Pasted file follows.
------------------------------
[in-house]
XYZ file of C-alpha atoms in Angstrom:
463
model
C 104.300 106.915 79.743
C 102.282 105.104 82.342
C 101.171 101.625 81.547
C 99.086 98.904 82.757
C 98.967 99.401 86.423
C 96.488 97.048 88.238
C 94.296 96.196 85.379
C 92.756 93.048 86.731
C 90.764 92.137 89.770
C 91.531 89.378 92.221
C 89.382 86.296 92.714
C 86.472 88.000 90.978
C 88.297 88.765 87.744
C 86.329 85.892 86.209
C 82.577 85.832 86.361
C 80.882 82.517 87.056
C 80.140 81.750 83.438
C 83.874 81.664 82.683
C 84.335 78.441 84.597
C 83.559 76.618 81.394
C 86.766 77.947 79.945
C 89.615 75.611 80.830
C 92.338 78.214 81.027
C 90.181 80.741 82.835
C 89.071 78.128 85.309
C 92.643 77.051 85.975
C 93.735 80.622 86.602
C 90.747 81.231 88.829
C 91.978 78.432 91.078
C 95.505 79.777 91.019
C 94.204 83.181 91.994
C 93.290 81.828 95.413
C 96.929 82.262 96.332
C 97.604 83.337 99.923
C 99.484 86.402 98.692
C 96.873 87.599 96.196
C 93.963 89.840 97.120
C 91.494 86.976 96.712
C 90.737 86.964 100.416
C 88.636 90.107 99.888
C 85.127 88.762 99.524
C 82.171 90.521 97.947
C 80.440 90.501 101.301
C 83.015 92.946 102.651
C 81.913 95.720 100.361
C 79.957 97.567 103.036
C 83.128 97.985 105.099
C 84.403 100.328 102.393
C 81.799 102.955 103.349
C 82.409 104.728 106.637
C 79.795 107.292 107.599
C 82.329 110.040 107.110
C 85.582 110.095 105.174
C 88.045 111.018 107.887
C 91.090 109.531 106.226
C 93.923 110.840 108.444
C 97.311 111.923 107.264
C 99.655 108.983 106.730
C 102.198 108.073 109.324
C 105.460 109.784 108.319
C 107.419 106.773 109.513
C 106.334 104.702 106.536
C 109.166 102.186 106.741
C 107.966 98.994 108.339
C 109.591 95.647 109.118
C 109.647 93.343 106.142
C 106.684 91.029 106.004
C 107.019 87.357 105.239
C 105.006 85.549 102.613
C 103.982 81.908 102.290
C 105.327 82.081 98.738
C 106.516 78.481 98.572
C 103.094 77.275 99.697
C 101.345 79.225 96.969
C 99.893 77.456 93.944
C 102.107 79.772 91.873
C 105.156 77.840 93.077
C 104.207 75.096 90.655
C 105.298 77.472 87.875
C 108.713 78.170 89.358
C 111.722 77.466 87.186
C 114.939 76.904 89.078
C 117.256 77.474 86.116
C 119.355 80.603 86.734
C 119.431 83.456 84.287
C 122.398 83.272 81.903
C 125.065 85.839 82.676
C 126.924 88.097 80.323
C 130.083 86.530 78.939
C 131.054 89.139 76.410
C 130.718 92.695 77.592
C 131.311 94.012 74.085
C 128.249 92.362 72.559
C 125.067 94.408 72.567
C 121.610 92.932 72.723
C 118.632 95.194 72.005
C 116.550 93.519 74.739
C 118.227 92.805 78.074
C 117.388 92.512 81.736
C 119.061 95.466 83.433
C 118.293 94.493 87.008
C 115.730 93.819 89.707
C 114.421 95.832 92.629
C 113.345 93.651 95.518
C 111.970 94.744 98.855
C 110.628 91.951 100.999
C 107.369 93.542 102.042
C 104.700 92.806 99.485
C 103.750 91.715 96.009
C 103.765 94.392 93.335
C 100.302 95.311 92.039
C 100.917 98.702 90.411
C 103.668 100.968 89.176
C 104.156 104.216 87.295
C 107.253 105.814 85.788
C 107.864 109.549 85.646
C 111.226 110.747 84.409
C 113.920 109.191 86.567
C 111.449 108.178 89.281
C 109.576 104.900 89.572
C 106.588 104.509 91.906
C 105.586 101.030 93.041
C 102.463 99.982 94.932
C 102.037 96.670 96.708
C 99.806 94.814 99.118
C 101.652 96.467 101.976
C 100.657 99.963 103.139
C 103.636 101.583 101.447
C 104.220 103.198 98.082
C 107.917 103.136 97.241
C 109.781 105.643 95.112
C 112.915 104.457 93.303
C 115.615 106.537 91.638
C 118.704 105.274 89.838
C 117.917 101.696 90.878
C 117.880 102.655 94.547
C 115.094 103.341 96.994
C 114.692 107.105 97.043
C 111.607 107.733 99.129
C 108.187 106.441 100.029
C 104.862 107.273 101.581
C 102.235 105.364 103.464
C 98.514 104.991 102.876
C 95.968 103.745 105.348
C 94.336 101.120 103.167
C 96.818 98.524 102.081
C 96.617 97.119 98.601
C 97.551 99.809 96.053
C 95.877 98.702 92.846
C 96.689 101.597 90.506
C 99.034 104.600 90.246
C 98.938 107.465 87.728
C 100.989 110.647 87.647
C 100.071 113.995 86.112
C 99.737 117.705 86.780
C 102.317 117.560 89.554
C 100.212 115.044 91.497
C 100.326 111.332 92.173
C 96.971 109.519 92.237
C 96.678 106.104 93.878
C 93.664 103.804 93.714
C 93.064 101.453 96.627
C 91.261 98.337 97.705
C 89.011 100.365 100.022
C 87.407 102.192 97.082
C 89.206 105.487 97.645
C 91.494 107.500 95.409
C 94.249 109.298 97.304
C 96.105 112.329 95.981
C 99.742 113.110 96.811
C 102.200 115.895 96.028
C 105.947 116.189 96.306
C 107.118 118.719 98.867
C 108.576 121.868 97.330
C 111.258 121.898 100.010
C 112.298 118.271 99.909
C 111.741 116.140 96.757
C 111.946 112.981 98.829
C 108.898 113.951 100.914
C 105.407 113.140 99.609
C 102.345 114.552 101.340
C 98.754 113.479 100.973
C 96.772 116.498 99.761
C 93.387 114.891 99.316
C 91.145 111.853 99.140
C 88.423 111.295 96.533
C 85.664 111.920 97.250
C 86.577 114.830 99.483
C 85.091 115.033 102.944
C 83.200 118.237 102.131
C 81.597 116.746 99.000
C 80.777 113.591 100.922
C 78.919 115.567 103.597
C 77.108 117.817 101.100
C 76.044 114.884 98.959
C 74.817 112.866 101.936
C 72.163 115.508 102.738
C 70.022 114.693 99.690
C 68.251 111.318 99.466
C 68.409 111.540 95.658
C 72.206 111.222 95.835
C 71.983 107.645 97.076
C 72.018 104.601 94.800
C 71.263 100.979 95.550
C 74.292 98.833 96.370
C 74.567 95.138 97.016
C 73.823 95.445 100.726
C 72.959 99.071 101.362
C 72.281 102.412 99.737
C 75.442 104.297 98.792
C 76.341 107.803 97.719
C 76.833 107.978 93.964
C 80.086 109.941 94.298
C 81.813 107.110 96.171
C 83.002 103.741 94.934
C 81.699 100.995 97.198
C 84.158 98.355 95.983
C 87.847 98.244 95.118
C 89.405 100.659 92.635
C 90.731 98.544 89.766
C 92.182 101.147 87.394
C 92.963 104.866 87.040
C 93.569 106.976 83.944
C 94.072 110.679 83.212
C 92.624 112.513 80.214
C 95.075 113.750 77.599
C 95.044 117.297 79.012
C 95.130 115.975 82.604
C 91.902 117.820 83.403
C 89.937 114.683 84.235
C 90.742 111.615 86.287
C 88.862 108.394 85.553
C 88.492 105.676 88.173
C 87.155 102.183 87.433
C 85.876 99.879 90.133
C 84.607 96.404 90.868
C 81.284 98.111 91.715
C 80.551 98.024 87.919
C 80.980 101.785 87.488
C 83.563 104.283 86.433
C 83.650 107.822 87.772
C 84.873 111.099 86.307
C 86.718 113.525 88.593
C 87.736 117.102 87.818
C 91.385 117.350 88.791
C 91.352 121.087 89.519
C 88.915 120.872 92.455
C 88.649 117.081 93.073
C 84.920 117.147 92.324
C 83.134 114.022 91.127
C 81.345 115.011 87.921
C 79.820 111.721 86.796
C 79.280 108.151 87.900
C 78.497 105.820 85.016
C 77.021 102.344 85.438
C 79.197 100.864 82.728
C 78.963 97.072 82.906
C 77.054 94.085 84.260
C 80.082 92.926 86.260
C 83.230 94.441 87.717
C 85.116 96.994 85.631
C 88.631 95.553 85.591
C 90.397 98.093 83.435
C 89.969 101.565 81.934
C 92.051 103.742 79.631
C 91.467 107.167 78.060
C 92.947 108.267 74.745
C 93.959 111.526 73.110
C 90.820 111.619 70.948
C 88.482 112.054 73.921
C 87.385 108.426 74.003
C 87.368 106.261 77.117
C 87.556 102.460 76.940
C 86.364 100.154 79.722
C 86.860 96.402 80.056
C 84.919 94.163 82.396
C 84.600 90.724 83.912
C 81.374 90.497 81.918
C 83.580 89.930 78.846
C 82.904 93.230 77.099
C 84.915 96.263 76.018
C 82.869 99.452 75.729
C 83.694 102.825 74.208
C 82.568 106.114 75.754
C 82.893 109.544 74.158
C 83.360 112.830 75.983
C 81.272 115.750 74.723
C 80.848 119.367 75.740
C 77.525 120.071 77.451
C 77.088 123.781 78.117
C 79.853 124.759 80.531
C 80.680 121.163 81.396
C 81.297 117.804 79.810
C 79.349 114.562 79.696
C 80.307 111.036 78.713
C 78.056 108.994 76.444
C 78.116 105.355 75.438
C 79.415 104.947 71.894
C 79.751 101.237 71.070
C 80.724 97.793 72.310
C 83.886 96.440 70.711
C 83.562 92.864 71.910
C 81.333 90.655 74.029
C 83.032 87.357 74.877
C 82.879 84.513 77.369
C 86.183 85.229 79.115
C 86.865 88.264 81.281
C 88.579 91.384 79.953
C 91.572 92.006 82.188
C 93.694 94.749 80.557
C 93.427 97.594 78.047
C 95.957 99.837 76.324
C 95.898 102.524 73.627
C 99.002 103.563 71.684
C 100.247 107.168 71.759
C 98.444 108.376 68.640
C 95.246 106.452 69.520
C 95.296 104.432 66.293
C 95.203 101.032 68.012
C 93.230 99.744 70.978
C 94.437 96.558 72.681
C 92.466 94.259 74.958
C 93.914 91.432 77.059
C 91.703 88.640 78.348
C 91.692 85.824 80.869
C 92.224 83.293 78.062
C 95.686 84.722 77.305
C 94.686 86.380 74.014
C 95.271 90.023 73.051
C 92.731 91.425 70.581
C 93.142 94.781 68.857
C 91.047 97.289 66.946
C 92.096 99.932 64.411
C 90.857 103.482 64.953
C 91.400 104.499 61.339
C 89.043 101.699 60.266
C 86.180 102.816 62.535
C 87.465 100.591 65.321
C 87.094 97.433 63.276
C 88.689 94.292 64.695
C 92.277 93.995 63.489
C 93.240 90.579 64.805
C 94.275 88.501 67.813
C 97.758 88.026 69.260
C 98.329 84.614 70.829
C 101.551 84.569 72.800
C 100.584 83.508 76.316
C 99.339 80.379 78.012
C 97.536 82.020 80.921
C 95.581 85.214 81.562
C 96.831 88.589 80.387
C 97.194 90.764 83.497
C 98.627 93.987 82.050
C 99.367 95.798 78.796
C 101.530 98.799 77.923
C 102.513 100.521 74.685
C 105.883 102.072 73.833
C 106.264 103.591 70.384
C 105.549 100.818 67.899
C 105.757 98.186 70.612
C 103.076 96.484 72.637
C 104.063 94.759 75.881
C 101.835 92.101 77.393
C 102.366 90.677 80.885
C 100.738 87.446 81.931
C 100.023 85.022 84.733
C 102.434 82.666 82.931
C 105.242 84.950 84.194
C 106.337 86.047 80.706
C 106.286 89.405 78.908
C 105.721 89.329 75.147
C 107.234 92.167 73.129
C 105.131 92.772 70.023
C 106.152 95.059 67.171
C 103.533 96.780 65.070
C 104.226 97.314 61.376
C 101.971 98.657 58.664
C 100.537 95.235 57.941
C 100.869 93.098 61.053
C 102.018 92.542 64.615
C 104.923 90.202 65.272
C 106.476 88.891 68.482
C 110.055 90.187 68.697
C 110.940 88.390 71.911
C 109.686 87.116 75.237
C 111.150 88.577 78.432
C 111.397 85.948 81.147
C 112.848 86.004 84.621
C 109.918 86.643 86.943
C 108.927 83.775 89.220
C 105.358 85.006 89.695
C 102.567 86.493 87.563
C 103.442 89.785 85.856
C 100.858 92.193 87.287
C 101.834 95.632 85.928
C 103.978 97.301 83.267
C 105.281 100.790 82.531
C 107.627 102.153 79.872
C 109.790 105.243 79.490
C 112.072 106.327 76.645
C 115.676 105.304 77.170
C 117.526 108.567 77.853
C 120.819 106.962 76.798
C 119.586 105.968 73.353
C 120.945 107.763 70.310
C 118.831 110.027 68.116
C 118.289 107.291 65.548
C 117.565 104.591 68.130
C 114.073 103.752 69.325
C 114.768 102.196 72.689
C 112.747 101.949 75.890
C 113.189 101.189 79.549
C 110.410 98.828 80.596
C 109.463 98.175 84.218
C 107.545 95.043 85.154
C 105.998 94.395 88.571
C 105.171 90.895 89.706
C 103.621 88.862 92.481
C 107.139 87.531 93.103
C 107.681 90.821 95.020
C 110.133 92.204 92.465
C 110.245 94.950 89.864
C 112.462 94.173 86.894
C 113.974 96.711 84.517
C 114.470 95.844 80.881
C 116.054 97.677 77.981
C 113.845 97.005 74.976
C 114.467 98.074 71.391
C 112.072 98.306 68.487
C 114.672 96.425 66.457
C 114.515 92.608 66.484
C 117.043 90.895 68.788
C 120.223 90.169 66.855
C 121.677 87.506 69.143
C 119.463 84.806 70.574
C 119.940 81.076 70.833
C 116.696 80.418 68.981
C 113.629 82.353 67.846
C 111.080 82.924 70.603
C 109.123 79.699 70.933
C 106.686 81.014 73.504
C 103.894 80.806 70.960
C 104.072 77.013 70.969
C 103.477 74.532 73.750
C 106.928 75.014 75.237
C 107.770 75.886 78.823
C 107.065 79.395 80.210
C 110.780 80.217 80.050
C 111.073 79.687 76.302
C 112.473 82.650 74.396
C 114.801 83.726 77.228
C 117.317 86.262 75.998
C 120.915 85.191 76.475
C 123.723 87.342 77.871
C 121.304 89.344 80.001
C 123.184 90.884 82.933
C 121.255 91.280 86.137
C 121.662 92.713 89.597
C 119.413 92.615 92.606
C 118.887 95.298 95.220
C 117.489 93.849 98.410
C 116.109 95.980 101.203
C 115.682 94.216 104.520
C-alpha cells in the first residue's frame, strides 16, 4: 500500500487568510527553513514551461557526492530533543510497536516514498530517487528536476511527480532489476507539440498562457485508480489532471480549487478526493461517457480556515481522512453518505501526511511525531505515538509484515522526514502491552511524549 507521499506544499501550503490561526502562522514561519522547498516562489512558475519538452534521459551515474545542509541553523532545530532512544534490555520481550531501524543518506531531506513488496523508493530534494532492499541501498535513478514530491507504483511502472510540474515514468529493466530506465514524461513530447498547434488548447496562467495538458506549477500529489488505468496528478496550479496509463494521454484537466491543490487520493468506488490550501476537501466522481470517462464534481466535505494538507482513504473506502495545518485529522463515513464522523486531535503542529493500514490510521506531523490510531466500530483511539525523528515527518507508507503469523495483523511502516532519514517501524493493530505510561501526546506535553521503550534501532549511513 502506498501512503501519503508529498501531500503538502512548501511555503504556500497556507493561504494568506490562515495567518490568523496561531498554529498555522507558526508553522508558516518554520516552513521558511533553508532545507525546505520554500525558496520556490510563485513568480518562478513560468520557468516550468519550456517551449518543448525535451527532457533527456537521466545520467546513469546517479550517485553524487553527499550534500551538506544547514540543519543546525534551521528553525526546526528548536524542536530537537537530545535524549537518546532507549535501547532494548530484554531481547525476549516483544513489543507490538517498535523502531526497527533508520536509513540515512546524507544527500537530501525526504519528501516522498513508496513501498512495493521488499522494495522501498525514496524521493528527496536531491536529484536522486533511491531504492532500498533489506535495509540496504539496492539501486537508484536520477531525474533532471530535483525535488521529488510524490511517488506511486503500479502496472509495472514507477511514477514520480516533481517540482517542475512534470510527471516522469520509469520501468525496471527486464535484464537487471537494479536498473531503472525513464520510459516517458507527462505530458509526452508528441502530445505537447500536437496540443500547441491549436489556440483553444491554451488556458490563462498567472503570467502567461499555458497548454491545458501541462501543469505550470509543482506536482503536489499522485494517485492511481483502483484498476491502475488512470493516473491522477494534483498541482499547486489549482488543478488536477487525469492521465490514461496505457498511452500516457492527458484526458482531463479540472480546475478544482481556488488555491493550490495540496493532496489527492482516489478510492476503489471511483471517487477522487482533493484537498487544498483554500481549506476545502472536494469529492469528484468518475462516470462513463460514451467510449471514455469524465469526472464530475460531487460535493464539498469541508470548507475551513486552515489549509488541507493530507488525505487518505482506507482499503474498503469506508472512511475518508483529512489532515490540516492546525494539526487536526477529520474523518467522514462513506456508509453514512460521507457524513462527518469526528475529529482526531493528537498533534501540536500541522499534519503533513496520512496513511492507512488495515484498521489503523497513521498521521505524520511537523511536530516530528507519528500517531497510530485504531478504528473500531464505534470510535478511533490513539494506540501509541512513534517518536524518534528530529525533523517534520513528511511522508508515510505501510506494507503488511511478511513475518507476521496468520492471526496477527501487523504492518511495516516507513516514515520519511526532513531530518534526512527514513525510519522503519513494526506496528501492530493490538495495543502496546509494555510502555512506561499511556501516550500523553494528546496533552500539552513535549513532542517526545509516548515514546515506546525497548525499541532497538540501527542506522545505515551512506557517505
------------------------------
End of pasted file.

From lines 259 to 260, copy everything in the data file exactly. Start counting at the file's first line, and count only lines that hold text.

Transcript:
C 77.021 102.344 85.438
C 79.197 100.864 82.728